Event-Based Science

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Event-Based Science meets National Science Education Standards!


Event-Based Science is a new way to teach middle school science. It is an award-winning, standards-based program in which newsworthy events establish the relevance of science topics; authentic tasks create the need-to-know more about those topics; and lively interviews, photographs, Web pages, and inquiry-based science activities create a desire to know more about those topics.

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atom molecule periodic table reaction mixture

Fraud!Fraud! allows students to explore basic chemistry concepts in the context of an art forgery. After students create a mask, they are placed in the roles of laboratory technicians to analyze the materials in the mask. Science activities will allow students to explore the physical and chemical properties of the various elements, compounds, and mixtures that are used to decorate the masks. Students will love discovering whether or not their classmates' works are frauds.

NSTA Recommends Fraud!

As with all Event-Based Science modules, much of the information that students need is provided in the pages of Fraud!. However, more information is needed. Information about art and chemistry will add to the authenticity of your study.

Below are some World-Wide Web sites where additional information is available. Click on the highlighted words and be linked with helpful sites.

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Fraud! Resources

A "pdf" file containing web sites, books, material lists, and correlations with National Science Education Standards.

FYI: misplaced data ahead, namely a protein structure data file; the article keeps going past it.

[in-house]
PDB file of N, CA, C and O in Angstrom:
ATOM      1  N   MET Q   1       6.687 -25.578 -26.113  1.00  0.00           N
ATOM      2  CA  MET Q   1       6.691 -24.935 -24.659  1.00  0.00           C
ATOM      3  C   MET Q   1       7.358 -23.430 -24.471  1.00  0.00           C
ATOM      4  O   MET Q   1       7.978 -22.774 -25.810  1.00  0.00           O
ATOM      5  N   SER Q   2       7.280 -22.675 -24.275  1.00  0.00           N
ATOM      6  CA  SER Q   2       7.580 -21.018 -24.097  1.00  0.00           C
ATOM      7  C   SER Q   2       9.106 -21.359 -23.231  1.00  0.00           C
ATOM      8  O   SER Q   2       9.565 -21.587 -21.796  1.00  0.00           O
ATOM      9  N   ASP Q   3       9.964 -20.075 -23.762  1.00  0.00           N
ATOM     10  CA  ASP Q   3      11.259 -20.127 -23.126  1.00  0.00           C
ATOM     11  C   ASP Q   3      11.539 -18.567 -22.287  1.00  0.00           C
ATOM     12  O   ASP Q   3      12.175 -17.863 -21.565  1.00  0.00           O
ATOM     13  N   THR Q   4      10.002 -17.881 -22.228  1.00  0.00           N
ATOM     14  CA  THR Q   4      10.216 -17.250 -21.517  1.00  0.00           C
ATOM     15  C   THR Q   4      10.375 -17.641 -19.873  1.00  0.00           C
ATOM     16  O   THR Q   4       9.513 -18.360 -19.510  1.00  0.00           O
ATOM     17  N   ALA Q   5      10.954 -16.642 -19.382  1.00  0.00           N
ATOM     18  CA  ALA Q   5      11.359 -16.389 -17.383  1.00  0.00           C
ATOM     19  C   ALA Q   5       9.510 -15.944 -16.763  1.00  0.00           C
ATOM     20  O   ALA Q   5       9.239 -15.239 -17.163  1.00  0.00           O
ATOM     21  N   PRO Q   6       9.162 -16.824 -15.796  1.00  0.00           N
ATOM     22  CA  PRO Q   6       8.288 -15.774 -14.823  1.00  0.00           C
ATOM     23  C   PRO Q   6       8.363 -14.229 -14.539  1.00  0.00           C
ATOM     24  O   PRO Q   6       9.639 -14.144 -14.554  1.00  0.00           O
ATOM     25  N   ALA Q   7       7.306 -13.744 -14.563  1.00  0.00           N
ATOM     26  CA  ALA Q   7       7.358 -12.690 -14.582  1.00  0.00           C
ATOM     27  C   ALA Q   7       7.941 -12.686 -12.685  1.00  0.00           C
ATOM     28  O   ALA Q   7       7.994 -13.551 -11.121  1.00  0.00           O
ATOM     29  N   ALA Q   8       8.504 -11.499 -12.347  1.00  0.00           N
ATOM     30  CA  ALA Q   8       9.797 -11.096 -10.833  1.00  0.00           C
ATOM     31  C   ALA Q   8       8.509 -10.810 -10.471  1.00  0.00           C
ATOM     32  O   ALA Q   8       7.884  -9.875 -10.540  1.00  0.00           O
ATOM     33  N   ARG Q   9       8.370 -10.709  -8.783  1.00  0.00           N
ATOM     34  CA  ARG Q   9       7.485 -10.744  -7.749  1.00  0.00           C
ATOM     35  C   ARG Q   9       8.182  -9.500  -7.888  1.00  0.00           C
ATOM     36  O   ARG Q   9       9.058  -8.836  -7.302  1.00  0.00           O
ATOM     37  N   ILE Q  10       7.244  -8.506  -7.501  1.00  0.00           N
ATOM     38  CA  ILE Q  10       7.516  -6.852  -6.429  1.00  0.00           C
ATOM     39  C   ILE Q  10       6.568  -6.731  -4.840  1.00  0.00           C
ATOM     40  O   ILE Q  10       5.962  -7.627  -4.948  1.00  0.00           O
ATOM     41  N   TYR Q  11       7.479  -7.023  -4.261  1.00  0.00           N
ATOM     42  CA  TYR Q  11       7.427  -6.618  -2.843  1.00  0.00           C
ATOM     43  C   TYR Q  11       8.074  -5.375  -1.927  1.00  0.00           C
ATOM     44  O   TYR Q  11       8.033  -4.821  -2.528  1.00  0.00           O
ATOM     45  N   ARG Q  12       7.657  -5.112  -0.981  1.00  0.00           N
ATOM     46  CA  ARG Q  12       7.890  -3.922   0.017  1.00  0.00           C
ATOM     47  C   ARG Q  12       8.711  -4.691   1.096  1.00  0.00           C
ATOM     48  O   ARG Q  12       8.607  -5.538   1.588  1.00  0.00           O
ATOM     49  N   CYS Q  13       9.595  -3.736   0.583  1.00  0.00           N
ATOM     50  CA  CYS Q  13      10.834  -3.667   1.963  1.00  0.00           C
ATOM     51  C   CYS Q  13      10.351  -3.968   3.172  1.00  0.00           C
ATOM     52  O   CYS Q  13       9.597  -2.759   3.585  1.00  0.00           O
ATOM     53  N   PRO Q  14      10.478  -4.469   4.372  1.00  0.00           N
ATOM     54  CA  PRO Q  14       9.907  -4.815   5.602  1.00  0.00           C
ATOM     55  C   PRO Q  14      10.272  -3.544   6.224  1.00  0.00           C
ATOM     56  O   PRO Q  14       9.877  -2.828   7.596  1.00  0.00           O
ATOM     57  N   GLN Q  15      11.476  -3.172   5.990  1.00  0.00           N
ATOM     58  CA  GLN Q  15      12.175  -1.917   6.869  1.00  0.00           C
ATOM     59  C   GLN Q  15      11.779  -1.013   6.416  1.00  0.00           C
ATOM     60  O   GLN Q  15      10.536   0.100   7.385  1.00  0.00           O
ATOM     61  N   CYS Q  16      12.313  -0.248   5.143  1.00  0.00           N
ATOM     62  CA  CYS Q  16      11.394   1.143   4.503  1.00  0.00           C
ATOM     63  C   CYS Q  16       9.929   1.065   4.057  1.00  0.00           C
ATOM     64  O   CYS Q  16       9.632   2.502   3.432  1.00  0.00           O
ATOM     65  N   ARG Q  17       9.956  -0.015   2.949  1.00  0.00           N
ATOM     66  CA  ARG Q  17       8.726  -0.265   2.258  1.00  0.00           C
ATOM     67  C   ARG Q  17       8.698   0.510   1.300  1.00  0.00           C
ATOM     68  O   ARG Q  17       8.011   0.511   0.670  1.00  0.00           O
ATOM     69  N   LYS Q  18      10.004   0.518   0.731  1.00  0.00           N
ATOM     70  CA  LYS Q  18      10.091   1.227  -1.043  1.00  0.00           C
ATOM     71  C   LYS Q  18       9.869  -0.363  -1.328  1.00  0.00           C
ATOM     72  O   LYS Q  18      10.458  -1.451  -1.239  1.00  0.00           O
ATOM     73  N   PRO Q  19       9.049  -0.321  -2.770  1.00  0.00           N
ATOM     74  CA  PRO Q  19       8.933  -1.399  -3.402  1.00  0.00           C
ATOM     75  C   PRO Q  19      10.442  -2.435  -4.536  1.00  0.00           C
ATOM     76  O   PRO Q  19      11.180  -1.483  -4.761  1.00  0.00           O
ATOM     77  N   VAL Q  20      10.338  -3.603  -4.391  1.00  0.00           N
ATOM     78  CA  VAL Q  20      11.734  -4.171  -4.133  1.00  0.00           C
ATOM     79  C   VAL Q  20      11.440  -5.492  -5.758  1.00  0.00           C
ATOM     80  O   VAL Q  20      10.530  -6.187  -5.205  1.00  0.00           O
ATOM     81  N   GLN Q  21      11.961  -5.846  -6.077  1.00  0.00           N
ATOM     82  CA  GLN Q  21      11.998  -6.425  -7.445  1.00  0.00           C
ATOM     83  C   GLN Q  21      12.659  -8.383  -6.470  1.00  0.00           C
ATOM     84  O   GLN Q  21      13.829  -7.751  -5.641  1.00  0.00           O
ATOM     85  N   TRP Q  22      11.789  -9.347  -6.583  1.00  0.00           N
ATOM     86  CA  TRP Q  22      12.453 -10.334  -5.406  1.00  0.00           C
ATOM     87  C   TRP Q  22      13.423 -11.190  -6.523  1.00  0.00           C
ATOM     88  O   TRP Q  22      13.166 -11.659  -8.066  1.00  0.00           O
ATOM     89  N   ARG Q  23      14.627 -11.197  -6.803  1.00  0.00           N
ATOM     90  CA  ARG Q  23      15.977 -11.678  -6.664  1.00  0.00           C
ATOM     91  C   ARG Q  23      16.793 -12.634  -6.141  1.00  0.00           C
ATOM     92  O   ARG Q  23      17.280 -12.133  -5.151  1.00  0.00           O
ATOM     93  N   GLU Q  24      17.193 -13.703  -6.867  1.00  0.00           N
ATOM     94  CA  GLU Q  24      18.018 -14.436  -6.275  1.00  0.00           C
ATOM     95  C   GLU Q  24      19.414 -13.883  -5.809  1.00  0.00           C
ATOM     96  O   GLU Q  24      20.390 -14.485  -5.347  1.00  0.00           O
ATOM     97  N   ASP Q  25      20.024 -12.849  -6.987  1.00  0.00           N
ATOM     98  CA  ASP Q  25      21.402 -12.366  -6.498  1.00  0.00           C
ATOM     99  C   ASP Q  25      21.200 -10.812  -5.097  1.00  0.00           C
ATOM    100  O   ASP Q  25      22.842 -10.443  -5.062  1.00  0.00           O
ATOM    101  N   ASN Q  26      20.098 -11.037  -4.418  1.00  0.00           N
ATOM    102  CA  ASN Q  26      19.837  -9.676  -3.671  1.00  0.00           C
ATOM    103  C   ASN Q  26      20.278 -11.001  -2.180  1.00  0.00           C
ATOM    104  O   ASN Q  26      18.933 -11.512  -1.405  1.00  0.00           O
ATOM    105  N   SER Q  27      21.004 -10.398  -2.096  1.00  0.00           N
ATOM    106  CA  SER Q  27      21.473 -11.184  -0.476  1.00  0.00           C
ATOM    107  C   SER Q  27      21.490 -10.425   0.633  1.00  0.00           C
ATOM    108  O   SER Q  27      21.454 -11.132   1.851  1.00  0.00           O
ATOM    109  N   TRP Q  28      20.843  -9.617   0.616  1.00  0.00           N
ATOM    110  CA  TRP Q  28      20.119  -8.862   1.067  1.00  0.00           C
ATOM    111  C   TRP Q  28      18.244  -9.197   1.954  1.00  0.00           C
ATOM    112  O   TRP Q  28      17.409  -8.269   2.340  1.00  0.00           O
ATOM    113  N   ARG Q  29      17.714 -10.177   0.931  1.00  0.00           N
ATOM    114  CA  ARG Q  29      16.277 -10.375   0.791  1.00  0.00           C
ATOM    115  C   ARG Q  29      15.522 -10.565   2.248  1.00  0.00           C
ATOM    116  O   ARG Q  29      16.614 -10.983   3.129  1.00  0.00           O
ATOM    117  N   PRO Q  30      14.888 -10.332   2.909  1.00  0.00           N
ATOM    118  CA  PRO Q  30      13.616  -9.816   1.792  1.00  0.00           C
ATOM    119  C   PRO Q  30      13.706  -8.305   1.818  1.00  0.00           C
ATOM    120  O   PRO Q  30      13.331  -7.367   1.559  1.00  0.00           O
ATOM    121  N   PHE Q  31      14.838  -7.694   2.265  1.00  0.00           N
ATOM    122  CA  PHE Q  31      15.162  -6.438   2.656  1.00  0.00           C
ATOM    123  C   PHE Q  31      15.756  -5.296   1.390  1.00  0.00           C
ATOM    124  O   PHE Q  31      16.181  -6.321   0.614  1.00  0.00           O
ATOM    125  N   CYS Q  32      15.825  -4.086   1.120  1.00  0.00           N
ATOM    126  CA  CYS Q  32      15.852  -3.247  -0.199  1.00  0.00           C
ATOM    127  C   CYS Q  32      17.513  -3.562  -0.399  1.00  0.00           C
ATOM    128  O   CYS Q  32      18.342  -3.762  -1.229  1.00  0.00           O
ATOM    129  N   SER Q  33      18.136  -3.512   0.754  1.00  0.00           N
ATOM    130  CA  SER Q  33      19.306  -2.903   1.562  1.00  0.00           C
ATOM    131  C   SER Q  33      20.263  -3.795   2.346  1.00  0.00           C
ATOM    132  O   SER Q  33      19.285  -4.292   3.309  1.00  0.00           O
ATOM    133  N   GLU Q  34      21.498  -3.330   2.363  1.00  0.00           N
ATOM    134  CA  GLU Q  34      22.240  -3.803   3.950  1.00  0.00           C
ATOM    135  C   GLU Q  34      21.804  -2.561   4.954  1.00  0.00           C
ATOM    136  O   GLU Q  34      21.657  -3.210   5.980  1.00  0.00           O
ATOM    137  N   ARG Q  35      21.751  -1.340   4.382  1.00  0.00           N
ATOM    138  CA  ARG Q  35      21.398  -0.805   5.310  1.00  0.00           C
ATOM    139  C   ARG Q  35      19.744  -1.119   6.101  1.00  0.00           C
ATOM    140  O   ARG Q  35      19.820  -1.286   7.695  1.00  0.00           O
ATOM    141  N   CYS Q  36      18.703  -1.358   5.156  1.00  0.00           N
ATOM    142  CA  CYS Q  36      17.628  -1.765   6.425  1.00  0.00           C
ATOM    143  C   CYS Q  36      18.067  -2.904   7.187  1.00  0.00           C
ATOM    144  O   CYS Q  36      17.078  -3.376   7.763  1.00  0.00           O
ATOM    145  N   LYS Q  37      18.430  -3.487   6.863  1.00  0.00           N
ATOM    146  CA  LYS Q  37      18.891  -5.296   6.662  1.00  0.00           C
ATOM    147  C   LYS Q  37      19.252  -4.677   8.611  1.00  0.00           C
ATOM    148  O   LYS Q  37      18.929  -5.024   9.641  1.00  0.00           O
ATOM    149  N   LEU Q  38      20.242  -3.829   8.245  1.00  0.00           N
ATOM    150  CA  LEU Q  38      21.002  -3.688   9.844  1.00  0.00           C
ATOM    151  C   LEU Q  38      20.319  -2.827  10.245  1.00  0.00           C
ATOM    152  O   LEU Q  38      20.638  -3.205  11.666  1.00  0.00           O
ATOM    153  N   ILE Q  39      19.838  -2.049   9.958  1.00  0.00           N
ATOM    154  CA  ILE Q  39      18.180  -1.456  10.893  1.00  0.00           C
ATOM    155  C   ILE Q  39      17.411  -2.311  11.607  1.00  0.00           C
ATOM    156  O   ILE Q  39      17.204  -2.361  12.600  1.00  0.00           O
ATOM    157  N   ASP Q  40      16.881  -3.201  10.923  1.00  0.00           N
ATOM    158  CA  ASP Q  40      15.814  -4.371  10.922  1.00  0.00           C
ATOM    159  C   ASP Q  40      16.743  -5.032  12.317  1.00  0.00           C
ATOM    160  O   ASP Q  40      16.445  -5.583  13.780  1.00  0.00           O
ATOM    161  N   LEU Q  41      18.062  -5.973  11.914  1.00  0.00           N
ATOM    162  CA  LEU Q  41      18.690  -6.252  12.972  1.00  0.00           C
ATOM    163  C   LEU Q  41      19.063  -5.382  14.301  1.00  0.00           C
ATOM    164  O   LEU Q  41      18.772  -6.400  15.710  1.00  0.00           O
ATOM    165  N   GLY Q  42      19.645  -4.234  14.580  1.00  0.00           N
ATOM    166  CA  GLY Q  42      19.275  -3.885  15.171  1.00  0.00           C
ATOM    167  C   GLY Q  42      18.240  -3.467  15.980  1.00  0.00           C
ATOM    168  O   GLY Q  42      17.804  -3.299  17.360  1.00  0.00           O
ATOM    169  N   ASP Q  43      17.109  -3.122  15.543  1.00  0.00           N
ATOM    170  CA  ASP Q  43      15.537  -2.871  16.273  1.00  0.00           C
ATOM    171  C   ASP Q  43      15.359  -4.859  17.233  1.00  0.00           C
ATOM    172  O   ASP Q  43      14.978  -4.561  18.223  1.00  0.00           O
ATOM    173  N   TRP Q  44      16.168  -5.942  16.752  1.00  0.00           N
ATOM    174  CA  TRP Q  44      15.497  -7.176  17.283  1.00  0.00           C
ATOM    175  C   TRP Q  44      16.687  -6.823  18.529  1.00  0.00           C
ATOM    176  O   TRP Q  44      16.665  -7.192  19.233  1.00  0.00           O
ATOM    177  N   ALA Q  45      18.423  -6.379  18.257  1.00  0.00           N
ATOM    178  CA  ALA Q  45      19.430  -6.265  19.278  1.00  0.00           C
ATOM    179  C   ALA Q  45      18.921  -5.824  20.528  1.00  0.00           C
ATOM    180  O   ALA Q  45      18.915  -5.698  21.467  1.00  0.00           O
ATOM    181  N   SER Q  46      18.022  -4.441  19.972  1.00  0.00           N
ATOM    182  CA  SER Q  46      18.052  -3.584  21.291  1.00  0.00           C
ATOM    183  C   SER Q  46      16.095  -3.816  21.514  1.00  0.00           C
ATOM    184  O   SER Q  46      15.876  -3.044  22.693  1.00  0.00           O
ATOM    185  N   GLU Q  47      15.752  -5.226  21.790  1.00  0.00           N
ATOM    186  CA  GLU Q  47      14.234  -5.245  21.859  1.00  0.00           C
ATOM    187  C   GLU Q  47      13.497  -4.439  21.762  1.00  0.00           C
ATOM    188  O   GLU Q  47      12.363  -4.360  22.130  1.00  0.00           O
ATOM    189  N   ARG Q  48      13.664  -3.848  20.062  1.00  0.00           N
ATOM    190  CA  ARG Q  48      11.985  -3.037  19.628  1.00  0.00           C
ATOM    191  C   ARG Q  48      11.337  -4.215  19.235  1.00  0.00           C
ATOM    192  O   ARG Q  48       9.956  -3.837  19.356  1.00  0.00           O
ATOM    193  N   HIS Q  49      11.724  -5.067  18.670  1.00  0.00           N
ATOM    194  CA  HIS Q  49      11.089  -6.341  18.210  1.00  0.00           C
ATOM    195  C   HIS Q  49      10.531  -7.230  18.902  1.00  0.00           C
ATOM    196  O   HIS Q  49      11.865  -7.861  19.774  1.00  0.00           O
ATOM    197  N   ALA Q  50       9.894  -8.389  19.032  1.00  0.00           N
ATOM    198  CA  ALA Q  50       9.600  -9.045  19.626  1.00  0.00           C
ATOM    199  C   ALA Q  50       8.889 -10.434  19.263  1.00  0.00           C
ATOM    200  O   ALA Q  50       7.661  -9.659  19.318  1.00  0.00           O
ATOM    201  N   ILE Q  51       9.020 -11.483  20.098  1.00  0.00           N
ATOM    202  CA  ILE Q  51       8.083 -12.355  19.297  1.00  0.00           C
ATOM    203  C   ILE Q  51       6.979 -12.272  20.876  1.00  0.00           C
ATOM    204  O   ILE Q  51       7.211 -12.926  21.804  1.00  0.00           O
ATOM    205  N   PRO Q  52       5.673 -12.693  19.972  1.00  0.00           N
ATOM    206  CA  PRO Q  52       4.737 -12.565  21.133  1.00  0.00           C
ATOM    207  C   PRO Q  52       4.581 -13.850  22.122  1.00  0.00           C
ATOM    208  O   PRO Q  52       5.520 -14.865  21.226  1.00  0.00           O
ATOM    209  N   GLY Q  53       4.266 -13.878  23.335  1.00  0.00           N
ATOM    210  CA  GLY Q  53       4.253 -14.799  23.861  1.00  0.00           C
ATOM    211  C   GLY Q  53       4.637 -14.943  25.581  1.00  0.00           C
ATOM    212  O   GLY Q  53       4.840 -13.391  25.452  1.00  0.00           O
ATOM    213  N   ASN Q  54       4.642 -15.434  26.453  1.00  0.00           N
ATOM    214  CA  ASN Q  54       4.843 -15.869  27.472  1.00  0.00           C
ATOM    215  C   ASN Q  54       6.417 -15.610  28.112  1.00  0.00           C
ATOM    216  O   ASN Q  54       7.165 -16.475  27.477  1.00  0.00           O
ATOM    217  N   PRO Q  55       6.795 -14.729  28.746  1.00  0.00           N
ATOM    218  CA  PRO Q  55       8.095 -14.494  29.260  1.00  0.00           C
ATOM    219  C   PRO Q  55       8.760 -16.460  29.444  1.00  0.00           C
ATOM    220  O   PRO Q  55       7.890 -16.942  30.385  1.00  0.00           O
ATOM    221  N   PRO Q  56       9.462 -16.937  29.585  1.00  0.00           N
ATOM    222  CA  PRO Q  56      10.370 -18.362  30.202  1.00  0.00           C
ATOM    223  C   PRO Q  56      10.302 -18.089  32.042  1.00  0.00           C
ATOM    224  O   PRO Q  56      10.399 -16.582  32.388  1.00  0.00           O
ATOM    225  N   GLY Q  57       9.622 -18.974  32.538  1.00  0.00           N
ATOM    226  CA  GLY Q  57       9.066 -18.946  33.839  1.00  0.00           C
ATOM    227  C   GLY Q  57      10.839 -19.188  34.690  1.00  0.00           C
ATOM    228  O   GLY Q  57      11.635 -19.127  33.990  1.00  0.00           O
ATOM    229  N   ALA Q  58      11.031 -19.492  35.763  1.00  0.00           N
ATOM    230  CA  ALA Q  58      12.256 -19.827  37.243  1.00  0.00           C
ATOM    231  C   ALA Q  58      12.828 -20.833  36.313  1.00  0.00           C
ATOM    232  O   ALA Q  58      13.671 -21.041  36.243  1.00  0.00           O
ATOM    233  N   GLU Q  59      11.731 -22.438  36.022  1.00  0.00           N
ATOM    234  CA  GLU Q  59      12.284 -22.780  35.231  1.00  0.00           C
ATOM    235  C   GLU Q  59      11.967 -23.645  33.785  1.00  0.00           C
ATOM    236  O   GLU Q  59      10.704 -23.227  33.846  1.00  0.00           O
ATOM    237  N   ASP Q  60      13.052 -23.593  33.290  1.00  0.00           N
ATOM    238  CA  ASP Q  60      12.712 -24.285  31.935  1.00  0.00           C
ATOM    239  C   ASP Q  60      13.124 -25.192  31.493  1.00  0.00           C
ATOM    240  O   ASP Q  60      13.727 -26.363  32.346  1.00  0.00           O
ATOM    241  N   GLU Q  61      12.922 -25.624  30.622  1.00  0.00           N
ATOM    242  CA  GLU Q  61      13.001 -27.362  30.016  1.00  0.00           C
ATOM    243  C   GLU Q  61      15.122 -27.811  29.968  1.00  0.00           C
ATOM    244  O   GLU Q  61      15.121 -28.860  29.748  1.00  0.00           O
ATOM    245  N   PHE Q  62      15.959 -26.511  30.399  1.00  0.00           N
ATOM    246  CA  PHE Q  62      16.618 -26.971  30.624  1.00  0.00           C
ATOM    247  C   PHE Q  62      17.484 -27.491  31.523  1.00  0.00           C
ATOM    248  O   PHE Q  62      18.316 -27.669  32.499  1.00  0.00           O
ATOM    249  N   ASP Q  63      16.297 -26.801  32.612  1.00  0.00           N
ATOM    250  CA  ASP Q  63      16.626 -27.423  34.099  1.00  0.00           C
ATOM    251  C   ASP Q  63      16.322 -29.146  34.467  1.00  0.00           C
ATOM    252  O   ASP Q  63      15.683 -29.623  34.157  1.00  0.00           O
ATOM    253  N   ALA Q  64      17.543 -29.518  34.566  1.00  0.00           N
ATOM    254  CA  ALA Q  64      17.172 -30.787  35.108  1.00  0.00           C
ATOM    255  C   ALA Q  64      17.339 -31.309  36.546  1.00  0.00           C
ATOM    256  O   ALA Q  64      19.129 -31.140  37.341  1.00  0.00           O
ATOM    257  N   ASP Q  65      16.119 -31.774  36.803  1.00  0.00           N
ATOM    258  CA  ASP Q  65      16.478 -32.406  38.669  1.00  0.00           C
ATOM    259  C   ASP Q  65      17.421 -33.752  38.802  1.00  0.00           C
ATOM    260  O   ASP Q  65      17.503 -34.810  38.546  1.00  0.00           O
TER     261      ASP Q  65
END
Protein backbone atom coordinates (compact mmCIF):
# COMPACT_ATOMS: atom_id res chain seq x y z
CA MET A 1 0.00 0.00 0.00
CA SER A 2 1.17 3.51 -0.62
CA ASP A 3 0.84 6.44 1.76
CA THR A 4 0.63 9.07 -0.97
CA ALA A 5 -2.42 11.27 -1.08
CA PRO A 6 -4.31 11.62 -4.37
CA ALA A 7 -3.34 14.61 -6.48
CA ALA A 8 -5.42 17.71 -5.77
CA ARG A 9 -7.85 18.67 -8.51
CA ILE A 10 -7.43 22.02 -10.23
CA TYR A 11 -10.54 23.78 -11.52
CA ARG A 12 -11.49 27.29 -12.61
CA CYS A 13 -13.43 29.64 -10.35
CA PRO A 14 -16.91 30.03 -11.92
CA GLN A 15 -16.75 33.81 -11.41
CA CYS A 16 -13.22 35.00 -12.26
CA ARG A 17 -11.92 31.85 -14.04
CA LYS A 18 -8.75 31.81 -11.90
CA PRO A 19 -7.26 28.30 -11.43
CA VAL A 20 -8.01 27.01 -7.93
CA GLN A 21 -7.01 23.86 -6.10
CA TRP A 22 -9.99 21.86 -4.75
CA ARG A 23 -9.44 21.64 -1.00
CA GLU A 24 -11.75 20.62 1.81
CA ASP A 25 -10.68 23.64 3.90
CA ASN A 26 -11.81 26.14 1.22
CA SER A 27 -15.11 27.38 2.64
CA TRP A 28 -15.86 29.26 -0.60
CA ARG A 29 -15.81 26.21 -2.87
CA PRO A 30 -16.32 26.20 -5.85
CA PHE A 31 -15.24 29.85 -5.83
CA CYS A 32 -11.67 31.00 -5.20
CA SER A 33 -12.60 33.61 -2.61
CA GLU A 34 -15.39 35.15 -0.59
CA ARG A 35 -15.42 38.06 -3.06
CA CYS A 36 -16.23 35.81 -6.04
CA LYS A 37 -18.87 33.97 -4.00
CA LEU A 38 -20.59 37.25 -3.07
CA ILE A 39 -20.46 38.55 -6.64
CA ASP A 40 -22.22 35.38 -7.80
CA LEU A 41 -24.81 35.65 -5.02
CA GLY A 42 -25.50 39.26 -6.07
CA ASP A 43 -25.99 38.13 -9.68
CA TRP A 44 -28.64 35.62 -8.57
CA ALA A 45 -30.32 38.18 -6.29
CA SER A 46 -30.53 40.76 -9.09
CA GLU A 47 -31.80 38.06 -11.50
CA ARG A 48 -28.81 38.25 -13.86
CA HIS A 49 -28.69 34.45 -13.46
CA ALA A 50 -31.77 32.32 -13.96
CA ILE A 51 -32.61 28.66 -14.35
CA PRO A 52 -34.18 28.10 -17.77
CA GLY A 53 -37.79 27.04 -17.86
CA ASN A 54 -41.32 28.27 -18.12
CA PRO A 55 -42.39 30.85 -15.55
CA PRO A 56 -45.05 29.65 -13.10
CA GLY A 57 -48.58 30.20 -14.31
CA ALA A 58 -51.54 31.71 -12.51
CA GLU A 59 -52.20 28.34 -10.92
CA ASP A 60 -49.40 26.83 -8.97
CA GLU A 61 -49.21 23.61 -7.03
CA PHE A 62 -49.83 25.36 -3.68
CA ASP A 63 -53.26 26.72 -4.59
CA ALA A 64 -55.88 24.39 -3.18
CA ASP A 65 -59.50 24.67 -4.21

Use the BACK button in your browser to return to this page.

HTML Version


In Part 1 of the Science Activity called Rusty Elements, students are asked to burn steel wool and describe changes that occur. They then place some steel wool in a humid environment and describe changes that occur. The teacher's guide indicates that rust is formed in both cases. This is not exactly true.

Burning is a reaction between iron and oxygen that produces iron oxide. Since this iron oxide is black and not the red color of rust, it must be Iron(II) oxide (or ferrous oxide, FeO) which is a black powder. Iron (III) oxide (or ferric oxide Fe2O3) is red and is produced when iron rusts.

The purpose of Part I of the activity is to demonstrate that an iron compound is formed by the reaction between iron and oxygen. Also, that the compound is different from the element iron.

Both of these things are true, whether or not the compound is formed by burning or rusting.

Thanks to Joe Muskin for noting this discrepancy.

EBS Breaking News
Click here to use Google News to search and browse 4,500 continuously updated news sources for breaking news about current forgery.

Links to Fraud! related WEB Sites 
(Links are checked monthly. They were working on the date of the last update .)

Han van Megeren forgery

The Card Players (1938-39)
HVM forgery

Chemistry Glassware

  • Secret Worlds: The Universe Within View the Milky Way at 10 million light years from the Earth. Then move through space towards the Earth in successive orders of magnitude until you reach a tall oak tree just outside the buildings of the National High Magnetic Field Laboratory in Tallahassee, Florida. After that, begin to move from the actual size of a leaf into a microscopic world that reveals leaf cell walls, the cell nucleus, chromatin, DNA and finally, into the subatomic universe of electrons and protons.
  • RasMol: Molecular Modeling Software - Free software for Windows, Macs, Unix and VMS which shows 3D images of molecules, especially biological macromolecules such as proteins and nucleic acids. A gallery of images is also available at this site.
  • WWW Chemistry Guide - a comprehensive collection of annotated links for chemists and researchers involved in organic, biochemical, computational, medicinal and/or other chemistry research. We hope the links we have provided here will help you to locate the information you are looking for quickly and easily.
  • Video - Art Fraud Story


Video of the Forgers Art

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